Religion in America is at a crossroads. Polls tell us religious belief is in steep decline. Even in the deep South, increasing numbers of Americans are choosing a life without God. But when nonbelievers come out of the closest in these traditionally religious communities, the consequences can be devastating. Like gays and lesbians, many atheists are scared to reveal their true selves. They fear the reaction of their loved ones and community. And if they do come out, where can they go?
The Outcast of Beauregard Parish tells the inspiring story of one man who left the Pentecostal faith at great personal cost on his way to building a home for everyone who chooses to live beyond faith in god. After a lifetime of searching for a perfect Christian doctrine, he came to accept that there was no god ⎯- only a deeply human need for meaning. But when doors in DeRidder closed, they opened in new and unlikely places. Through his work with the Freedom From Religion Foundation and the Clergy Project, as well as his speaking engagements all over the country, he has become an important voice in the free-thought movement.
But it hasn't been easy. This ex-preacher, who had spent decades navigating the denominational thickets of Bible Belt Christianity, is struggling to make sense of a new philosophical landscape. Just as in Christianity, where his passion was Pentecostal but his social leanings were more liberal, Jerry is no easy fit. Unwelcome in the church and ill-at-ease among firebrand atheists, Jerry is a man without a country.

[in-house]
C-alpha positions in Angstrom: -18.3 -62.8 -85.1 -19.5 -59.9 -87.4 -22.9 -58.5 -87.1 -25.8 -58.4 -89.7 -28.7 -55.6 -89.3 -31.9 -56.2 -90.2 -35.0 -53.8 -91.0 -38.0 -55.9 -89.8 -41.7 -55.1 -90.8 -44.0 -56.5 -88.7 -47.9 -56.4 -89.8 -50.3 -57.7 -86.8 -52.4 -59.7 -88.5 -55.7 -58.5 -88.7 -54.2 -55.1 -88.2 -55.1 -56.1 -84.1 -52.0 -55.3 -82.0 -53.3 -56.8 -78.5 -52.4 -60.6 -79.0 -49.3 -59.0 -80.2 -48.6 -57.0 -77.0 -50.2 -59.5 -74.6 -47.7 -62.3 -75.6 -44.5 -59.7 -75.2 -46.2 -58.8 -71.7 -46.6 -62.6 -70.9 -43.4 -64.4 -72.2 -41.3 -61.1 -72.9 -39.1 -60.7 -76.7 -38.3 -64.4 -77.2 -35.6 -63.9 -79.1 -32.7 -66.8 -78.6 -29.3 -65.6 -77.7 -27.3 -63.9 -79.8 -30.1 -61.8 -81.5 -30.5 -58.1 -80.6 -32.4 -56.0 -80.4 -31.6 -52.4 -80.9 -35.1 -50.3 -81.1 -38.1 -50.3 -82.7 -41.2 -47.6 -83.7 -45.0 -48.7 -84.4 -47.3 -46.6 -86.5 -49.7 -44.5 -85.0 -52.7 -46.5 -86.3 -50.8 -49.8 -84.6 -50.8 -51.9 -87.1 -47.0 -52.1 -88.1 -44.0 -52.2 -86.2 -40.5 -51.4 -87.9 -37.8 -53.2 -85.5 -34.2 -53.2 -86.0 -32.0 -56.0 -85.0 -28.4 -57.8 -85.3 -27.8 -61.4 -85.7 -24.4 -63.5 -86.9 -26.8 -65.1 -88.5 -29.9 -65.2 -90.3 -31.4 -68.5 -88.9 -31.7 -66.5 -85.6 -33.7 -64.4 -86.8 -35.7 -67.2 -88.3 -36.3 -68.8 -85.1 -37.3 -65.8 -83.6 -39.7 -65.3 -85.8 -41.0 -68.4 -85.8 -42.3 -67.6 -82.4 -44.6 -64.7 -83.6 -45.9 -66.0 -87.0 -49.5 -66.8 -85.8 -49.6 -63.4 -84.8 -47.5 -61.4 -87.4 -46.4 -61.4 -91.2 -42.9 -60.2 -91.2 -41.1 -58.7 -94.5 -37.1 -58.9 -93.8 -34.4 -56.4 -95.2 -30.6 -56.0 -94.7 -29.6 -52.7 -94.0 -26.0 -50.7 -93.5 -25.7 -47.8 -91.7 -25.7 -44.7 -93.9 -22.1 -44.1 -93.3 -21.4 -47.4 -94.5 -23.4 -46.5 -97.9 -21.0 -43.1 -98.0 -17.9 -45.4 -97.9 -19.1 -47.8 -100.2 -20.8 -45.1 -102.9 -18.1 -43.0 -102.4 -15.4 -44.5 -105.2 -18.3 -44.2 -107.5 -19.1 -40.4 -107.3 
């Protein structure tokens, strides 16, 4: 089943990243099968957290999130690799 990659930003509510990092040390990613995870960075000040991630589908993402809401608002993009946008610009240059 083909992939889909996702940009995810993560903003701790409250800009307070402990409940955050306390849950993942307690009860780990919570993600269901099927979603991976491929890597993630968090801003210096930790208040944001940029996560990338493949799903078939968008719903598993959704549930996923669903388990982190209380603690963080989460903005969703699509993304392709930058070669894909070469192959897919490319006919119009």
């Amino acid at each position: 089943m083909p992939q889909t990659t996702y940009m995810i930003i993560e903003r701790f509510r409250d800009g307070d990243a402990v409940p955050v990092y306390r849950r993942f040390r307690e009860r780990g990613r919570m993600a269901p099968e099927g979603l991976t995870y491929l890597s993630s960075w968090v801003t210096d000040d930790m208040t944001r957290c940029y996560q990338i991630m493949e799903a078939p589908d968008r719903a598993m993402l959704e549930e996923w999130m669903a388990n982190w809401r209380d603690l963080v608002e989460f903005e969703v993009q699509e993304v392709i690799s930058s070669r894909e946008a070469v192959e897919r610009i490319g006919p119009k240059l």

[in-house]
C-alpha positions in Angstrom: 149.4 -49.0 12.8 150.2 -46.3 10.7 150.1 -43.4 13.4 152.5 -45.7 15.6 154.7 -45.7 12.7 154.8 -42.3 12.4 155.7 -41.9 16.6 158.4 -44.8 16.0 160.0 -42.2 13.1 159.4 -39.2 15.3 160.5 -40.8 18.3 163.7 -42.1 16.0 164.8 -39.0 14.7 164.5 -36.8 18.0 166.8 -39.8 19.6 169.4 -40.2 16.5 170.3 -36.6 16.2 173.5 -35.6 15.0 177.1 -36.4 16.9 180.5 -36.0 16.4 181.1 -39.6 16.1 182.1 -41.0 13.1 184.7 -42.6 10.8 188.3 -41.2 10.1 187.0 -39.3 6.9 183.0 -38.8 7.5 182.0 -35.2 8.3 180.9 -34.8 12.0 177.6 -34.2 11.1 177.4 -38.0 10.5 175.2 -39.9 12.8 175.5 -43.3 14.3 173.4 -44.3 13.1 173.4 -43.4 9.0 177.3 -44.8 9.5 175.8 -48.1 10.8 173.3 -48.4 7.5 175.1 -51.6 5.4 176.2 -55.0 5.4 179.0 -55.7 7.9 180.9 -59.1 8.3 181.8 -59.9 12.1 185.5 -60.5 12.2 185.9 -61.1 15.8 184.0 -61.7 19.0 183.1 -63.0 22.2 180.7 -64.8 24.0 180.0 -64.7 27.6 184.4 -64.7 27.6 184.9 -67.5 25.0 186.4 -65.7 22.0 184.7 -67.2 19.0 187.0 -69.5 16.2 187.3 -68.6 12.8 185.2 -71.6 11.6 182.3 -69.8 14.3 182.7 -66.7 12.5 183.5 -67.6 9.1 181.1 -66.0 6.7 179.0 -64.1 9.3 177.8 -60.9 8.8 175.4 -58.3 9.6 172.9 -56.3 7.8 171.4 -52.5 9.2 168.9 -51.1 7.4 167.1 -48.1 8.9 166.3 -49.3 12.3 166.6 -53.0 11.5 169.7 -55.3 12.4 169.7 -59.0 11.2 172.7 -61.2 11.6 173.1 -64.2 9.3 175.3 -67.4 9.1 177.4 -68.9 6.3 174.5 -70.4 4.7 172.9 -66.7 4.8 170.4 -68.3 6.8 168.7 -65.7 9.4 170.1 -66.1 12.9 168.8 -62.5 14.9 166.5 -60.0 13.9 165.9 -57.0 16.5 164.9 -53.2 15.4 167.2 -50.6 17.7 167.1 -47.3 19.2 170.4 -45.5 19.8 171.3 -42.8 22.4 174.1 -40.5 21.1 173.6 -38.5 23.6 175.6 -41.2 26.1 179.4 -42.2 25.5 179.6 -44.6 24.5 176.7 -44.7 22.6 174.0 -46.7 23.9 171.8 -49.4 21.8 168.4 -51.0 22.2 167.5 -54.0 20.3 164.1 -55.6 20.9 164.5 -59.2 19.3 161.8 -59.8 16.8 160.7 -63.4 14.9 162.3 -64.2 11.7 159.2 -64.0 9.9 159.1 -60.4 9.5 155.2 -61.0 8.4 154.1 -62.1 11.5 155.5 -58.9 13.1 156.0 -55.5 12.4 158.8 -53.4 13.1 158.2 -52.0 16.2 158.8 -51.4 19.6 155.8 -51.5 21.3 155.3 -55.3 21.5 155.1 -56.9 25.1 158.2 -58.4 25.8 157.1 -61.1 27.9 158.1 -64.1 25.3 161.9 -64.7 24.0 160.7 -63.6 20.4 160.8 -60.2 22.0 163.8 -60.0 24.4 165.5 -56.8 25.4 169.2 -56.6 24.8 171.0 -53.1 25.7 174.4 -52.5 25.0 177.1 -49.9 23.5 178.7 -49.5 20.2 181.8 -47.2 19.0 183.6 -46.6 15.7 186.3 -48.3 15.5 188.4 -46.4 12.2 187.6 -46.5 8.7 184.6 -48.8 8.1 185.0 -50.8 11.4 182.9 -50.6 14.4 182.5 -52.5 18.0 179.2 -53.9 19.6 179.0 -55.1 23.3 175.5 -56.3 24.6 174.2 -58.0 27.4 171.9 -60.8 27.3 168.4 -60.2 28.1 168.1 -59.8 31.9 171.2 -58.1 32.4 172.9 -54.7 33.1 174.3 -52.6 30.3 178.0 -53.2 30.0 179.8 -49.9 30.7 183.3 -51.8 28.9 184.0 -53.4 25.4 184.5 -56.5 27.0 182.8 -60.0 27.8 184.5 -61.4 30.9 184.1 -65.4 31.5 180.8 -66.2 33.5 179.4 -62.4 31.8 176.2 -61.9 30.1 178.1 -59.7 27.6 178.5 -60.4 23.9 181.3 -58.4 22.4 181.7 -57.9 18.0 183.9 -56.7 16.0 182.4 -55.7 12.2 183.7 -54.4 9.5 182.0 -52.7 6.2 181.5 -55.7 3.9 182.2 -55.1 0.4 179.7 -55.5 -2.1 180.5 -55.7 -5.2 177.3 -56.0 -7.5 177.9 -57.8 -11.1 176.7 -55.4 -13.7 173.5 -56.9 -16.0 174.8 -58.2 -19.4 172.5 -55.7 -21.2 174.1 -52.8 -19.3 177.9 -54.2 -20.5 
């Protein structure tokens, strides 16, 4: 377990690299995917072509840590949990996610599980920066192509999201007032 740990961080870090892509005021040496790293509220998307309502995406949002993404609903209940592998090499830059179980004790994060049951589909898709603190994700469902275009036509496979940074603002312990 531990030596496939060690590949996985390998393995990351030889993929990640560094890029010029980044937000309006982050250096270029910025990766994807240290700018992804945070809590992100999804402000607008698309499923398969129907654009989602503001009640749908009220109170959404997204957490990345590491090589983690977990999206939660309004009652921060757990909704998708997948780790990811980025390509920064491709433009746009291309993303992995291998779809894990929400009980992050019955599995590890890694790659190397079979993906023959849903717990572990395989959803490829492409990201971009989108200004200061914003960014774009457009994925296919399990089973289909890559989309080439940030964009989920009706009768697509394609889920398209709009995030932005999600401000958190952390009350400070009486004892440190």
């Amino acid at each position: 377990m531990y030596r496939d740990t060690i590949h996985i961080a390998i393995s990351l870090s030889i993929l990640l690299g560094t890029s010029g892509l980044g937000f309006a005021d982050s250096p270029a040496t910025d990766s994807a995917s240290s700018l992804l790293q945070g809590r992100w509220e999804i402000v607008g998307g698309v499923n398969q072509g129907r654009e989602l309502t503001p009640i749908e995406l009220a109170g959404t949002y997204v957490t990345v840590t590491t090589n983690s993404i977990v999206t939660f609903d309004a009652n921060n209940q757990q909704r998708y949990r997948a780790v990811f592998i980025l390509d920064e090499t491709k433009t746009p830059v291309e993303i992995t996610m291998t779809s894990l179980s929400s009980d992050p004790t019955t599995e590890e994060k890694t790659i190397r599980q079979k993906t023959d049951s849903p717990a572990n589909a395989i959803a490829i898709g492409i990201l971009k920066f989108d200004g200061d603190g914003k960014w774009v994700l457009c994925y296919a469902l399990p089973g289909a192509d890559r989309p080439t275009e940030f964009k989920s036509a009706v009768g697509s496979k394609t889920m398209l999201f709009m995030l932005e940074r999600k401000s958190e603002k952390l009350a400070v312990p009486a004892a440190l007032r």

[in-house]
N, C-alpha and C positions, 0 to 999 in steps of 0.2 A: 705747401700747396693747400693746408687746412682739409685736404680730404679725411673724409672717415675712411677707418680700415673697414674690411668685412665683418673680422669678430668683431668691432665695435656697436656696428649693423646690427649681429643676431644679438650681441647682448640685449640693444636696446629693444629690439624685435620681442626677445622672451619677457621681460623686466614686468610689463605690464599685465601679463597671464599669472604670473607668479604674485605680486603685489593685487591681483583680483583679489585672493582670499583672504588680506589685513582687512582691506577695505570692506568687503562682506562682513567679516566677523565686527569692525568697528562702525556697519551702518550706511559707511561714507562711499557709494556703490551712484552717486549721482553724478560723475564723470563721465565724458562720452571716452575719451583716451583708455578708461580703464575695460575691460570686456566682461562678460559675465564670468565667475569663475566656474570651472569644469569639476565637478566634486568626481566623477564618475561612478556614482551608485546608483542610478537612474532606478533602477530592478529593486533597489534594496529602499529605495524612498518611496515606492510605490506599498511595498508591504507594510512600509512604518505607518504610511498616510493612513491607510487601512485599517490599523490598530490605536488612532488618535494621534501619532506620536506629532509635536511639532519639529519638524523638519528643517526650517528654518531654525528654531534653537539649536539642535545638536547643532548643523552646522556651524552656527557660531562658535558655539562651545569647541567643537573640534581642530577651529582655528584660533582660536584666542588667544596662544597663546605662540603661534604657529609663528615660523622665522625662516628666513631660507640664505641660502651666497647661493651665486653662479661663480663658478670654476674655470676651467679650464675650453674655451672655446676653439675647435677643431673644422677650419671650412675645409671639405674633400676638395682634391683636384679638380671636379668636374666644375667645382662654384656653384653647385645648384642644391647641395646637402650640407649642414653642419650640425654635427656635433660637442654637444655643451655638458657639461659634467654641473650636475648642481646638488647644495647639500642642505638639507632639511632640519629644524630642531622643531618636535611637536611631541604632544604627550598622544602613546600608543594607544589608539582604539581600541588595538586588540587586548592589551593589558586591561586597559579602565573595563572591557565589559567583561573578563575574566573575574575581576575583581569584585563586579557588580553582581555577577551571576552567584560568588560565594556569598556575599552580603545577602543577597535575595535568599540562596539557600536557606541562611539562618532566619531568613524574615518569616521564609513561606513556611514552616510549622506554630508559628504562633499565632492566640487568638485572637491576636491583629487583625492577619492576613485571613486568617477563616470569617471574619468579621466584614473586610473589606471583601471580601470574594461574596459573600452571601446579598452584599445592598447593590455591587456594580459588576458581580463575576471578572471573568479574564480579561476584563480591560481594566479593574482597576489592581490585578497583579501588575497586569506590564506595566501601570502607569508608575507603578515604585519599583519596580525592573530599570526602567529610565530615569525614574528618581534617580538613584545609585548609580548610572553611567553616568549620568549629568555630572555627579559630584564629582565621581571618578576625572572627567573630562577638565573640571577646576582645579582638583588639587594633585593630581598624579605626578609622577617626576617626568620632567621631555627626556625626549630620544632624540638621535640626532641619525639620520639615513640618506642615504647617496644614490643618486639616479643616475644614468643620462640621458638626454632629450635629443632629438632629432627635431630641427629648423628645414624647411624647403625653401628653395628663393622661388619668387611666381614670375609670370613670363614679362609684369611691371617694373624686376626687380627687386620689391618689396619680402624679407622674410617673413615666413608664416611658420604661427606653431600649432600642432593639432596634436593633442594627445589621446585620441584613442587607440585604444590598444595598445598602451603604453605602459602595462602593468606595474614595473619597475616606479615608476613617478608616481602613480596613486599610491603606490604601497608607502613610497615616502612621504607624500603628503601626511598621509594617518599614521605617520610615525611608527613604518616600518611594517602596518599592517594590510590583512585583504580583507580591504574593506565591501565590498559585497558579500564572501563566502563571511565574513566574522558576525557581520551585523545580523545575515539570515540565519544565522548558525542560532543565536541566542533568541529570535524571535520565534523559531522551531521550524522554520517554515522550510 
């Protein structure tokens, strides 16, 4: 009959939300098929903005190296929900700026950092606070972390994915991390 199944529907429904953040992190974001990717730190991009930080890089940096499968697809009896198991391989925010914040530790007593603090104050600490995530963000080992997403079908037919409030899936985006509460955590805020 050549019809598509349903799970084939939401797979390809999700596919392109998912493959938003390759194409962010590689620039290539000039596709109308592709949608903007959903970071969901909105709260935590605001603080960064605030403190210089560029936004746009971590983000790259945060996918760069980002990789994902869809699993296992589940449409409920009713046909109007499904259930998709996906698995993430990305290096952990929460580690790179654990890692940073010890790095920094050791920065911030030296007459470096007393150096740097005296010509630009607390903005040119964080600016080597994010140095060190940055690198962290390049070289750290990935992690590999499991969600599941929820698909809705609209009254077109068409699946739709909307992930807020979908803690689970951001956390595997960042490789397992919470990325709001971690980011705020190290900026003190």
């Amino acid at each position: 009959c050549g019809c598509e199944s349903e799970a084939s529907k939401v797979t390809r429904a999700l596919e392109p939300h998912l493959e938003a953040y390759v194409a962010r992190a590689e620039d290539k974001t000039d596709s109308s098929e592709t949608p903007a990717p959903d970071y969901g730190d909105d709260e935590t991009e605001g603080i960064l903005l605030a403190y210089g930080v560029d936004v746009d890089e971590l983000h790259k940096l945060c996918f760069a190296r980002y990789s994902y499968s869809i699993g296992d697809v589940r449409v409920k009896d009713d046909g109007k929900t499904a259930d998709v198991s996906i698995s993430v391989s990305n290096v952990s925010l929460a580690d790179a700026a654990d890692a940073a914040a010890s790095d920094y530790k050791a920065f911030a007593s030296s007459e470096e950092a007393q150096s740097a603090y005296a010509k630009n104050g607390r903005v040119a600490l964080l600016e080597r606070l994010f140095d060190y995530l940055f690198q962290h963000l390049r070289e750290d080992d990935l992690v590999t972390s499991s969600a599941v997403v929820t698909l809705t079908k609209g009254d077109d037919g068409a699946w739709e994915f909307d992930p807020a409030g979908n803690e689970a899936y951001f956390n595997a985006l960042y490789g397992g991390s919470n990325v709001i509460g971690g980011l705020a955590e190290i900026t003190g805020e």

The Outcast of Beauregard Parish, captures Jerry at this critical moment. He cannot go back to the life he once had. But the way forward is completely unmarked. We see Jerry building a secular congregation in Baton Rouge, which is sure to capture the media’s attention. He is even weighing a possible run for mayor of DeRidder ⎯which, were he to be successful-- would make him one of the only openly atheist politicians in the nation. We want to be there to document his next steps. That’s why we need your help.
I'm Sold. How can I help?
We learned about Jerry when he was featured in a deeply moving New York Times profile by Robert Worth. His situation was so fascinating that we dropped everything and set off for Louisiana to start filming him. We are glad we did. But our filmmaking journey is only beginning. Jerry’s book is coming out in June, which is likely to change a lot of things for him. In the same week he is planning a major secular service in Baton Rouge, which may be the beginning of the humanist congregation down the road from Bobby Jindal’s statehouse. This means we will need to do a ton of filming in June. And since we are based in California, this all gets expensive fast. Your contribution will allow us to continue filming with Jerry while editing the fundraising reels that we need to approach major funders such as ITVS, Sundance, the Ford Foundation and the National Endowment for the Humanities. It’s a lot of work but we hope you’ll agree that getting Jerry’s story to the widest audience is well worth it. Nowadays crowdsourcing is not optional for documentary films. Yes, we need your money but we also need your support to show funders and broadcasters that there is an audience for this kind of film. So even a small contribution helps us make the point. The more contributors the better!